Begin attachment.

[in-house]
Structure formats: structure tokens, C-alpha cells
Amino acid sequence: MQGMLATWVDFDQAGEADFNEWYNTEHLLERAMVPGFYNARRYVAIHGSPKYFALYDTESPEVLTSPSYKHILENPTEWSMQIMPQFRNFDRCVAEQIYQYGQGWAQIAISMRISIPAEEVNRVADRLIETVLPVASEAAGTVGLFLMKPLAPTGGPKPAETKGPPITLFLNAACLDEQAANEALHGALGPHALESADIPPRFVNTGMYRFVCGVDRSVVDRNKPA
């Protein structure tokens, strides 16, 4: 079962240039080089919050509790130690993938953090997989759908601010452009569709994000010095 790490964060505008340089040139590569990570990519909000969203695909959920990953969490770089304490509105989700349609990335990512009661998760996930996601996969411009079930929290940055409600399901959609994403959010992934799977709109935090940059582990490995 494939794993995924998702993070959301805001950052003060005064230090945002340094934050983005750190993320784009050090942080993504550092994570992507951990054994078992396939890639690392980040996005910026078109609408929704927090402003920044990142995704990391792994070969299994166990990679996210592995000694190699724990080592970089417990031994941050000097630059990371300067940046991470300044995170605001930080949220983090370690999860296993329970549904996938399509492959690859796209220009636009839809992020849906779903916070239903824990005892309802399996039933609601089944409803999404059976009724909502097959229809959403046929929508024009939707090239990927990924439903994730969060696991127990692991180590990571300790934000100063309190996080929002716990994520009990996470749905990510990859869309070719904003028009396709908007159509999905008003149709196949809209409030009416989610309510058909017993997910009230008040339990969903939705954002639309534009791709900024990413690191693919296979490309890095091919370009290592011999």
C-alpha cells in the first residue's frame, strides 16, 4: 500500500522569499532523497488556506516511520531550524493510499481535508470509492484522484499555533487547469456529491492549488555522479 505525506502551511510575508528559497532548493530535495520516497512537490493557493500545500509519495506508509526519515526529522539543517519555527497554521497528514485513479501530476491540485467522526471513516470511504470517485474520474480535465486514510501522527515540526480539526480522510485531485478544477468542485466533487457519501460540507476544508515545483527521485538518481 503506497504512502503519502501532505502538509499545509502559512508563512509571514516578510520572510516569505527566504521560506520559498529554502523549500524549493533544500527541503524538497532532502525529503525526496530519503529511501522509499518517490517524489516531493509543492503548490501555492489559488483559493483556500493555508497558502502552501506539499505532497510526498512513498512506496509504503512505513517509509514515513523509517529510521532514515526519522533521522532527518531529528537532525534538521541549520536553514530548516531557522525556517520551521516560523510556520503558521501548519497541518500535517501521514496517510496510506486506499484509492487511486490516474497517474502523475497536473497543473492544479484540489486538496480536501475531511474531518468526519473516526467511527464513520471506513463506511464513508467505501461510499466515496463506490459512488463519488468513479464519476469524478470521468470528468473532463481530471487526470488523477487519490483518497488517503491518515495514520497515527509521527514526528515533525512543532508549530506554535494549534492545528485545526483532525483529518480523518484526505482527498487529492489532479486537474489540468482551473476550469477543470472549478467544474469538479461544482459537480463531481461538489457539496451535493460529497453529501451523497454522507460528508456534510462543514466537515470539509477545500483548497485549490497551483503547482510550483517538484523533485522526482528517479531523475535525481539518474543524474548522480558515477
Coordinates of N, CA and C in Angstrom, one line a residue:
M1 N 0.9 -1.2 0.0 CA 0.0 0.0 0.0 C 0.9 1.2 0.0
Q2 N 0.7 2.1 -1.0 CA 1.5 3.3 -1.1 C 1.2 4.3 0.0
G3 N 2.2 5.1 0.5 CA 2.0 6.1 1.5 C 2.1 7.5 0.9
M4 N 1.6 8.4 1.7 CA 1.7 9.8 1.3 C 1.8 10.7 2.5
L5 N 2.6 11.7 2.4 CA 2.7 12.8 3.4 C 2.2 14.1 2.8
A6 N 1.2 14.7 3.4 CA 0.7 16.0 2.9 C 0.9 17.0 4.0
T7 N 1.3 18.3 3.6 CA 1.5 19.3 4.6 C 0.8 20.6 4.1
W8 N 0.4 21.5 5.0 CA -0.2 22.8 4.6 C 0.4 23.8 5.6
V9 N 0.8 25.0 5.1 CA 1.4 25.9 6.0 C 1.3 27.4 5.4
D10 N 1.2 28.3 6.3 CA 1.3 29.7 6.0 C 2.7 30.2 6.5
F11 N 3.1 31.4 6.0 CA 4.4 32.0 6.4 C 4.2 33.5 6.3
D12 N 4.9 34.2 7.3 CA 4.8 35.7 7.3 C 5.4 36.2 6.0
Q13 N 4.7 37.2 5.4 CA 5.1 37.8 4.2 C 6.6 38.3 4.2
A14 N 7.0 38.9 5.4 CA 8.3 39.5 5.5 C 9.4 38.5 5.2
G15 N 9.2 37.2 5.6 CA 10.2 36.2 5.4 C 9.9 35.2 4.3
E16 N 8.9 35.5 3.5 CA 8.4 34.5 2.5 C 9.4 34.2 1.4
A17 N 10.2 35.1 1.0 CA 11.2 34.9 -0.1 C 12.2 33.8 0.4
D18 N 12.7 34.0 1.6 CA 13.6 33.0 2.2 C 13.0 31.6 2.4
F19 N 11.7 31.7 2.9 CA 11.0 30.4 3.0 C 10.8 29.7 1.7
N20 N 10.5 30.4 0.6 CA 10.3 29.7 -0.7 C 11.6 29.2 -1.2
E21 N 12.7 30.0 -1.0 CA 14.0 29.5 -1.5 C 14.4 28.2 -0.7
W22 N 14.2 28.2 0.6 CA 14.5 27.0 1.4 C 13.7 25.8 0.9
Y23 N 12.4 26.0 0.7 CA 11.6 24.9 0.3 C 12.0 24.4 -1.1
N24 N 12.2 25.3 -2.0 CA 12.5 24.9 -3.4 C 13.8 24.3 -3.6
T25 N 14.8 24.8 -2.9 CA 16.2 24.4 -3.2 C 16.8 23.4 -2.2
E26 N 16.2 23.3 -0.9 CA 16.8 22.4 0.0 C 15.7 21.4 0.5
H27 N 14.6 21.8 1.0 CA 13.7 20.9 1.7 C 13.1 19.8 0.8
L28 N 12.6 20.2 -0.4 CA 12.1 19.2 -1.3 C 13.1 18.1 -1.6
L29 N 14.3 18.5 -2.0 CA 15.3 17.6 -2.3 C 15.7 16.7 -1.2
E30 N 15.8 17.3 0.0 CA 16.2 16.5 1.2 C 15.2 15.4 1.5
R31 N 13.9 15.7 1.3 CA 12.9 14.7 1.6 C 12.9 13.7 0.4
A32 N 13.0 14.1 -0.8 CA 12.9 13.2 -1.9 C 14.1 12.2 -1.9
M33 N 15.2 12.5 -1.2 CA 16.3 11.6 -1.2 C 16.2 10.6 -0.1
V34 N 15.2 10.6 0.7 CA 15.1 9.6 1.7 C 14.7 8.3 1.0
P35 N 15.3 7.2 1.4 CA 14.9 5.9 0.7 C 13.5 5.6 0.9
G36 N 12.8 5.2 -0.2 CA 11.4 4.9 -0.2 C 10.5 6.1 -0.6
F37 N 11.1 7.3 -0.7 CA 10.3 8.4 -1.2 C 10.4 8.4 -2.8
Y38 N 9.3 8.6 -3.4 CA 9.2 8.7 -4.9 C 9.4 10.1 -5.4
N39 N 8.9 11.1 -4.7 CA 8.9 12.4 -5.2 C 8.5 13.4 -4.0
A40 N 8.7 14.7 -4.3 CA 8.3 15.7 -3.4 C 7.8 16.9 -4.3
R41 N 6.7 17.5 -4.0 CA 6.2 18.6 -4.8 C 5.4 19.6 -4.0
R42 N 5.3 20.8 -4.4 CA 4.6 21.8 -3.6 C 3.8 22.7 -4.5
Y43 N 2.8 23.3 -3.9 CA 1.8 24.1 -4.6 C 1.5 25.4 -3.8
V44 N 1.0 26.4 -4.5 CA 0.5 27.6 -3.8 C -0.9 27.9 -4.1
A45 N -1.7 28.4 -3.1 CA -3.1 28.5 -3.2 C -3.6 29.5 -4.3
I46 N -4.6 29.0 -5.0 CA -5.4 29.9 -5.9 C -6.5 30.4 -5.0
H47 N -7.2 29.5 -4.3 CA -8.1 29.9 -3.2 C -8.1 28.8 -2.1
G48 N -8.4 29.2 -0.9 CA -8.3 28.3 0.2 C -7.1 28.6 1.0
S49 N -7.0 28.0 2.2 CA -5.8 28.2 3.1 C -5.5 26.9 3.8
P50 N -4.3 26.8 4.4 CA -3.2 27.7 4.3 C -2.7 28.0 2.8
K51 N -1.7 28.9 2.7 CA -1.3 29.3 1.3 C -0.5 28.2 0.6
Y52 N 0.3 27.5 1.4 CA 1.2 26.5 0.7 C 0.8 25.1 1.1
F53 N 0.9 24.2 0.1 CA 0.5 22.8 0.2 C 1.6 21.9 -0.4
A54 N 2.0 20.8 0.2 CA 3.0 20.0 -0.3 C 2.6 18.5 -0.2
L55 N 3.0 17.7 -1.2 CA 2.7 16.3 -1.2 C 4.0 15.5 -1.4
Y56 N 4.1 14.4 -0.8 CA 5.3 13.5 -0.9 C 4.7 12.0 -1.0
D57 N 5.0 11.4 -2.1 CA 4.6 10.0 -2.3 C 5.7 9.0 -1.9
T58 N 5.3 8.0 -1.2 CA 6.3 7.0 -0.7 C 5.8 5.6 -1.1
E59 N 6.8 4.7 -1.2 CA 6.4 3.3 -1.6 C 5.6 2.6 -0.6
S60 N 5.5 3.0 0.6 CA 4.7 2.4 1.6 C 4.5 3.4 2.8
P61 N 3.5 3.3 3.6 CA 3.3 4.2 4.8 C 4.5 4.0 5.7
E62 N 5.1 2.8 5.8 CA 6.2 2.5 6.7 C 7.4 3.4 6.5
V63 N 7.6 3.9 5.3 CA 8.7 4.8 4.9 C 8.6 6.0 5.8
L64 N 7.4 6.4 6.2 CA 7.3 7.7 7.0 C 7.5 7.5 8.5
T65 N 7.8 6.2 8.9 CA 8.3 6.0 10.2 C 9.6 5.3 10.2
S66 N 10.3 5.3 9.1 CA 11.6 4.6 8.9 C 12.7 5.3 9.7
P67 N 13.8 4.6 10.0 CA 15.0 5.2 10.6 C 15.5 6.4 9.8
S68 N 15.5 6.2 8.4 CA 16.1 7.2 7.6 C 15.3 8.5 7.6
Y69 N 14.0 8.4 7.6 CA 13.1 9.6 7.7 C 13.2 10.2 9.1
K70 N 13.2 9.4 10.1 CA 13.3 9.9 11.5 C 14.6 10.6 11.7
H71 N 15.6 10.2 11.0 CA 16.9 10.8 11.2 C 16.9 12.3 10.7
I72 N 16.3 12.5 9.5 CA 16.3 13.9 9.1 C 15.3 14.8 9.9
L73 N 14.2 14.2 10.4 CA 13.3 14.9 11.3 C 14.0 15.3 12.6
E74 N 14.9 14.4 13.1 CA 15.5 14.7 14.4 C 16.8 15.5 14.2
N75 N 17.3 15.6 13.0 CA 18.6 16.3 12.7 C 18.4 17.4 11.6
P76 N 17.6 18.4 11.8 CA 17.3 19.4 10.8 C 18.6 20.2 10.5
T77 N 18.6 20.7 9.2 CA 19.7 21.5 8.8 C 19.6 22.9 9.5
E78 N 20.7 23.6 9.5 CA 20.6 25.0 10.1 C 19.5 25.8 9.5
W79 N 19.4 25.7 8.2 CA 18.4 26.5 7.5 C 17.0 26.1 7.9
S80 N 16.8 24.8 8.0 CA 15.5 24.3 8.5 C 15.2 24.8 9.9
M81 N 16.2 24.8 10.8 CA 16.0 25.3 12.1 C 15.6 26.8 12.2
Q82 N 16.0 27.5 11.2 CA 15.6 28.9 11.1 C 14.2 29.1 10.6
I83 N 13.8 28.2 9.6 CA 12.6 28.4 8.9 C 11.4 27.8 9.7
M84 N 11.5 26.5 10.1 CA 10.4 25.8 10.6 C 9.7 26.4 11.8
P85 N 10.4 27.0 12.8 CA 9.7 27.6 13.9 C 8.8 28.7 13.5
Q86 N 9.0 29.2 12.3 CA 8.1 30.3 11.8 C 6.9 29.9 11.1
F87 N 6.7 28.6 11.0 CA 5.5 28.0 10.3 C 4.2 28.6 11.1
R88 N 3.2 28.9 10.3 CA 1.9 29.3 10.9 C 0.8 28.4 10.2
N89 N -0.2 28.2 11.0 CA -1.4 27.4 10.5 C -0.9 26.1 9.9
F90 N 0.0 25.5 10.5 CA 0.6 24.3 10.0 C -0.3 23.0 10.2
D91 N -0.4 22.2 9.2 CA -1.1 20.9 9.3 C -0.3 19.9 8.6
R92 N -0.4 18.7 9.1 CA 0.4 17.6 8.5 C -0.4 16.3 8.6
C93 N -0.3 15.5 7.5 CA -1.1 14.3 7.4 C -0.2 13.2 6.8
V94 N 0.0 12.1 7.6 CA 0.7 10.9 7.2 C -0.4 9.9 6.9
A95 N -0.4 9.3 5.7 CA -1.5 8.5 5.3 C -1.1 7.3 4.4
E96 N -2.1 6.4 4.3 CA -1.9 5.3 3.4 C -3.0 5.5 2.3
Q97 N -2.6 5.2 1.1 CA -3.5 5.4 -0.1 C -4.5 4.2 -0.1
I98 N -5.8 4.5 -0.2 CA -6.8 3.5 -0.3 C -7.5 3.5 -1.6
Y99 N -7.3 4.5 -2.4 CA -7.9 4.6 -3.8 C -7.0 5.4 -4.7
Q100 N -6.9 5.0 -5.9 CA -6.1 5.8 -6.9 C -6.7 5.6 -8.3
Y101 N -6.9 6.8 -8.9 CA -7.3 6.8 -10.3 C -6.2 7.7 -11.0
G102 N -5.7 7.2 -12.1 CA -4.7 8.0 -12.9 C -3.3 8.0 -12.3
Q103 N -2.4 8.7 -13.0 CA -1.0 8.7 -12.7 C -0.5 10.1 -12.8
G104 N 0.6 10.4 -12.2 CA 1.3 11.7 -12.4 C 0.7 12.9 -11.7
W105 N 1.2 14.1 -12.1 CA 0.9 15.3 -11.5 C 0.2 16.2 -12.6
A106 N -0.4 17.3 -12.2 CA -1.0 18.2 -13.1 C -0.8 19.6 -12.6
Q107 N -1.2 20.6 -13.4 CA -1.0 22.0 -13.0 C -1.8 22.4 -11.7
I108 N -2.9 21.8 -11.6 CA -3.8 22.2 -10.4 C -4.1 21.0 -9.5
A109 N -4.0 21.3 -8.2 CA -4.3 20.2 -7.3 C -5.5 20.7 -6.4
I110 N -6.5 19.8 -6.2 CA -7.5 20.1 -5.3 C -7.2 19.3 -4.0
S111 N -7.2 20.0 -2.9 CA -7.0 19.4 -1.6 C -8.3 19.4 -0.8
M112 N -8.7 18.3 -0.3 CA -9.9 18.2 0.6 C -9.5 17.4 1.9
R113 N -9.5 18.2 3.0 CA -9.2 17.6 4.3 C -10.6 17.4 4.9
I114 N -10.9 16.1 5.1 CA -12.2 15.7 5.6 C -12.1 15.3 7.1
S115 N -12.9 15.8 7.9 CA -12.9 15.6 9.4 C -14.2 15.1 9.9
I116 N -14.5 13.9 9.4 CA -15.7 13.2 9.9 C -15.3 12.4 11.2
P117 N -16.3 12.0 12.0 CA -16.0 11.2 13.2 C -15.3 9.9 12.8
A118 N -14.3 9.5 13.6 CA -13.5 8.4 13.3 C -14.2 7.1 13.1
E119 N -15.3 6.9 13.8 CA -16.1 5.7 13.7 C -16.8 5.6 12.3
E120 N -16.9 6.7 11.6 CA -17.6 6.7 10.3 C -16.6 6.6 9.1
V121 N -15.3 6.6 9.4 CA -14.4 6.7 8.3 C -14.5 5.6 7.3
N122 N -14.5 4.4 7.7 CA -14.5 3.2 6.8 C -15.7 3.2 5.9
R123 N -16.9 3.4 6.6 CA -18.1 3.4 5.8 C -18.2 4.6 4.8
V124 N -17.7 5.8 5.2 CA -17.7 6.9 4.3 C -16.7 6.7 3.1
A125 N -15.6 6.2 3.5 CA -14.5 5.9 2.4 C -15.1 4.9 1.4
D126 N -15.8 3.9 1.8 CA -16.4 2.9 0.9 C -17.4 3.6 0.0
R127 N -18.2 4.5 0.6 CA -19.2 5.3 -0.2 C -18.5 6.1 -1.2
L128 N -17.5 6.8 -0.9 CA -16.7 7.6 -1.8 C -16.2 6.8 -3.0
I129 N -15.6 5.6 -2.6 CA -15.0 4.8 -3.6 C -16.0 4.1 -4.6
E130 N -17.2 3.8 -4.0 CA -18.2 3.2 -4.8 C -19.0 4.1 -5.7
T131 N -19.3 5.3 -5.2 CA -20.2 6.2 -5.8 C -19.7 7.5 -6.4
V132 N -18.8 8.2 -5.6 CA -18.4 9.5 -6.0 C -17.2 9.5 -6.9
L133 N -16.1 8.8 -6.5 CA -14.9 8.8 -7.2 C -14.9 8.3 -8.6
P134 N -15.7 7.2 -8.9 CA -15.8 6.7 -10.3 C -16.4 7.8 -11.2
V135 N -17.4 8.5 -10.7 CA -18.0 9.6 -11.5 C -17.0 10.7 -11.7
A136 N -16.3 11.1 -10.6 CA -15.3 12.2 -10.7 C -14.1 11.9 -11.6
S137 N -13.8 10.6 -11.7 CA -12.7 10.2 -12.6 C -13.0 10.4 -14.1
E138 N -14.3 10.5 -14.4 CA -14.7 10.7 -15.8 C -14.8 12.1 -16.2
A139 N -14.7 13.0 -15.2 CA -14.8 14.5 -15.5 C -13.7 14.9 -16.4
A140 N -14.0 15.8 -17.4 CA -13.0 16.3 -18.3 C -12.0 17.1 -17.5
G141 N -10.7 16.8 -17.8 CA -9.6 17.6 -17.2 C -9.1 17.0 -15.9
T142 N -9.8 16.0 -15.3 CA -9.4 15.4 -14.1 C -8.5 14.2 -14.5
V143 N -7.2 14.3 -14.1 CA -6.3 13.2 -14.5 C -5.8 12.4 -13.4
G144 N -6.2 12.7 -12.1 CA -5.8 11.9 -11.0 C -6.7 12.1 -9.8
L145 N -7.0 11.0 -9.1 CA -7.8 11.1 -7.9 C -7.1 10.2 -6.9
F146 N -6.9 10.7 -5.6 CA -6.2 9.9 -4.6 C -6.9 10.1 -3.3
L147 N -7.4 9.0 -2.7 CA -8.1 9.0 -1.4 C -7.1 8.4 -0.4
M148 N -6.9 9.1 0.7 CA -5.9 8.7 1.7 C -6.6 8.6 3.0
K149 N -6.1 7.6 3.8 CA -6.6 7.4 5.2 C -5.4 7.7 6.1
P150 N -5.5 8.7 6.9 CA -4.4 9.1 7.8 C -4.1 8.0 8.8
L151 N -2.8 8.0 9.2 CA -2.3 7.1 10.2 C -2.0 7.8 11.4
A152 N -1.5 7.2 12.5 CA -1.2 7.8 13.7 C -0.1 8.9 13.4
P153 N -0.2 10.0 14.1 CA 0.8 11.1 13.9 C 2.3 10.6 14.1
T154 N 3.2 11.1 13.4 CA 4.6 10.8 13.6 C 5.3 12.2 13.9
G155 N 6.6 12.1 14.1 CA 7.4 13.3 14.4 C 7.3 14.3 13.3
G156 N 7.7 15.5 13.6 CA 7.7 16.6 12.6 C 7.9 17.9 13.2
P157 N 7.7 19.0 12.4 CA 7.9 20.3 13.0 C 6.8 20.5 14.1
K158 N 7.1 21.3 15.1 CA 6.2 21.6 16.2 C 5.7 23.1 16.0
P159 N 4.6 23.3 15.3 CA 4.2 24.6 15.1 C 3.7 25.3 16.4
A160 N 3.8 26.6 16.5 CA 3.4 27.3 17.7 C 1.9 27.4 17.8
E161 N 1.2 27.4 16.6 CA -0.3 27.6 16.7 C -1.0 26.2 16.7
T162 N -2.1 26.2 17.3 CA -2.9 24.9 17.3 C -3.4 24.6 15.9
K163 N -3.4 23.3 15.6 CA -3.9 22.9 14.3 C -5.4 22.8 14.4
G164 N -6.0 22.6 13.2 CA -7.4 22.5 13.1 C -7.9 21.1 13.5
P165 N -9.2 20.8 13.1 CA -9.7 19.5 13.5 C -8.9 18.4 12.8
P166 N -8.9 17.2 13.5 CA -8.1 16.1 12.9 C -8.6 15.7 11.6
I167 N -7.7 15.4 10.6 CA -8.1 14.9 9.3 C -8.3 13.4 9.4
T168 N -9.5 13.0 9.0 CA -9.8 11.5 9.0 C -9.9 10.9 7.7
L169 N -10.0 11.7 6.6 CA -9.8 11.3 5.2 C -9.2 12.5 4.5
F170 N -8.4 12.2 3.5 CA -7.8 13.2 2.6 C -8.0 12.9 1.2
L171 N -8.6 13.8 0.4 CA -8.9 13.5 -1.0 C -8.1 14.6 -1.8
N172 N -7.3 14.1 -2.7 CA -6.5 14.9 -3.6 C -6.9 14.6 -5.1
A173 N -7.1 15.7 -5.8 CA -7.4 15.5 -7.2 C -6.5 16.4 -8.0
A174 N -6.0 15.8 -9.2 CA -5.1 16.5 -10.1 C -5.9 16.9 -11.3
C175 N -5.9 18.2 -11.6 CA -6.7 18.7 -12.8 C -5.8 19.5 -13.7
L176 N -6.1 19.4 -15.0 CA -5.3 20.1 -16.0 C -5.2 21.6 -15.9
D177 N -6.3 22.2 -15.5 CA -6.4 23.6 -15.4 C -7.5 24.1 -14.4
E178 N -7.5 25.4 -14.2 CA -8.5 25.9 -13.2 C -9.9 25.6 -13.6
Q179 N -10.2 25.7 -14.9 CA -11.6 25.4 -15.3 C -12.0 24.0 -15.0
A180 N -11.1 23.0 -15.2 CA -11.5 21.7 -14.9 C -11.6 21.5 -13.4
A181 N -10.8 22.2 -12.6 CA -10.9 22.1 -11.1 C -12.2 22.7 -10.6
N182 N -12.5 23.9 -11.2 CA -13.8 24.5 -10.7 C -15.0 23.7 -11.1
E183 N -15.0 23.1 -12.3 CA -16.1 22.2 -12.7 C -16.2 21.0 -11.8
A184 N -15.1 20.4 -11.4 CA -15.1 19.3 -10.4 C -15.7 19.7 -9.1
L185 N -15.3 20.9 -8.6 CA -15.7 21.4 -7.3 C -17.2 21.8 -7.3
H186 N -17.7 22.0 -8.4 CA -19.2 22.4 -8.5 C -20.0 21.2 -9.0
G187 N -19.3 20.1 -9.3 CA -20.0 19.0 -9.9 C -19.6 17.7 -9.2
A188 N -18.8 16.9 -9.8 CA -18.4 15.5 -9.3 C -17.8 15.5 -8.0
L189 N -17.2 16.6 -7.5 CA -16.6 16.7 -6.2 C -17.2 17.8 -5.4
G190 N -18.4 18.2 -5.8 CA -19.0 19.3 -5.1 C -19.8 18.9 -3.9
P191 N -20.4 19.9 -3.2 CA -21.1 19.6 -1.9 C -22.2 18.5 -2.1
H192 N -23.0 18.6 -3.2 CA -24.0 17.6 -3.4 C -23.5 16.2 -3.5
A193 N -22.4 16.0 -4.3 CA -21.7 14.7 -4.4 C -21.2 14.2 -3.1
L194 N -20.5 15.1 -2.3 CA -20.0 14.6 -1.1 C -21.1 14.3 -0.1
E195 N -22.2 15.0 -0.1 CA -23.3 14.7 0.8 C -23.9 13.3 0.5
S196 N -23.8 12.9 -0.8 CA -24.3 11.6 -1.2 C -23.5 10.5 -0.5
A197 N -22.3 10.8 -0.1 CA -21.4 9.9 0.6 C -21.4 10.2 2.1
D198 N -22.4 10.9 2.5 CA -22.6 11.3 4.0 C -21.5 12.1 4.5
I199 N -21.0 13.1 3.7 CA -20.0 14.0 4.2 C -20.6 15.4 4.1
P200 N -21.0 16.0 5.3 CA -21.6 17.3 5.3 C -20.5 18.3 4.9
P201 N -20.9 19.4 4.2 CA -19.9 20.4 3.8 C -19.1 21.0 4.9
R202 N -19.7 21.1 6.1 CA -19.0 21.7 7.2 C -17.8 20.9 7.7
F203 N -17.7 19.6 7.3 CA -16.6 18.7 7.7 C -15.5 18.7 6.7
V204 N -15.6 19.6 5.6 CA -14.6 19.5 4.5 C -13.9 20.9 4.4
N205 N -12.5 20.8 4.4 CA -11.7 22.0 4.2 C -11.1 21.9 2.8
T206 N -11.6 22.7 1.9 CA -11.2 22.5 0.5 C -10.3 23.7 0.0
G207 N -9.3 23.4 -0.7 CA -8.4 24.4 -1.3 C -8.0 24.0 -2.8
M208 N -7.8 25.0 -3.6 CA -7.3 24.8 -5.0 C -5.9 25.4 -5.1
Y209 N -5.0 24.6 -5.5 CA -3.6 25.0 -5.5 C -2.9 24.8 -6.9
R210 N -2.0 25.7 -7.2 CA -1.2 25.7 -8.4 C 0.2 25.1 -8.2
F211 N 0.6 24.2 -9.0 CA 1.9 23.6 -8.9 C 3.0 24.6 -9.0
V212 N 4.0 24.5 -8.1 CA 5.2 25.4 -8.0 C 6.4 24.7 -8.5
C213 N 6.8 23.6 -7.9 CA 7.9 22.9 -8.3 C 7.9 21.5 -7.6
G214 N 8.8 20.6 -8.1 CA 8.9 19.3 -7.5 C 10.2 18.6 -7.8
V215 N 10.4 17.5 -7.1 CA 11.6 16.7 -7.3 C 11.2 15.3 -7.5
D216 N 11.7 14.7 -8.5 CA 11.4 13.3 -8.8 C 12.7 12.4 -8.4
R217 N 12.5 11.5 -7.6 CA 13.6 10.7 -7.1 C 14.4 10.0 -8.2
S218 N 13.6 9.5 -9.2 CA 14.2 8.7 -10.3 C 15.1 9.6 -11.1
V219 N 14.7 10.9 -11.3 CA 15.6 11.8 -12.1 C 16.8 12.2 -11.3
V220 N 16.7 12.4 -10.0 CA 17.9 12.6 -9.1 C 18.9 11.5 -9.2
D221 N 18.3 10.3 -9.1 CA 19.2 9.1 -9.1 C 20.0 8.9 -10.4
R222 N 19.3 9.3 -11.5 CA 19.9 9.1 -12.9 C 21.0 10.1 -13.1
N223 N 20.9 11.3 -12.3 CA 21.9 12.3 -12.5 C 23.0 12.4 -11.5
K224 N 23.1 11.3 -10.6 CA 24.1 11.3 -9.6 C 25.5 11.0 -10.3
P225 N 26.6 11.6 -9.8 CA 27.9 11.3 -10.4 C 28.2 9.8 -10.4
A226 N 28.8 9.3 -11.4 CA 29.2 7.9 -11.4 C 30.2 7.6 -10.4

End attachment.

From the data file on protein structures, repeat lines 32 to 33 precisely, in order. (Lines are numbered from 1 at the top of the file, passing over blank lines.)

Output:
E26 N 16.2 23.3 -0.9 CA 16.8 22.4 0.0 C 15.7 21.4 0.5
H27 N 14.6 21.8 1.0 CA 13.7 20.9 1.7 C 13.1 19.8 0.8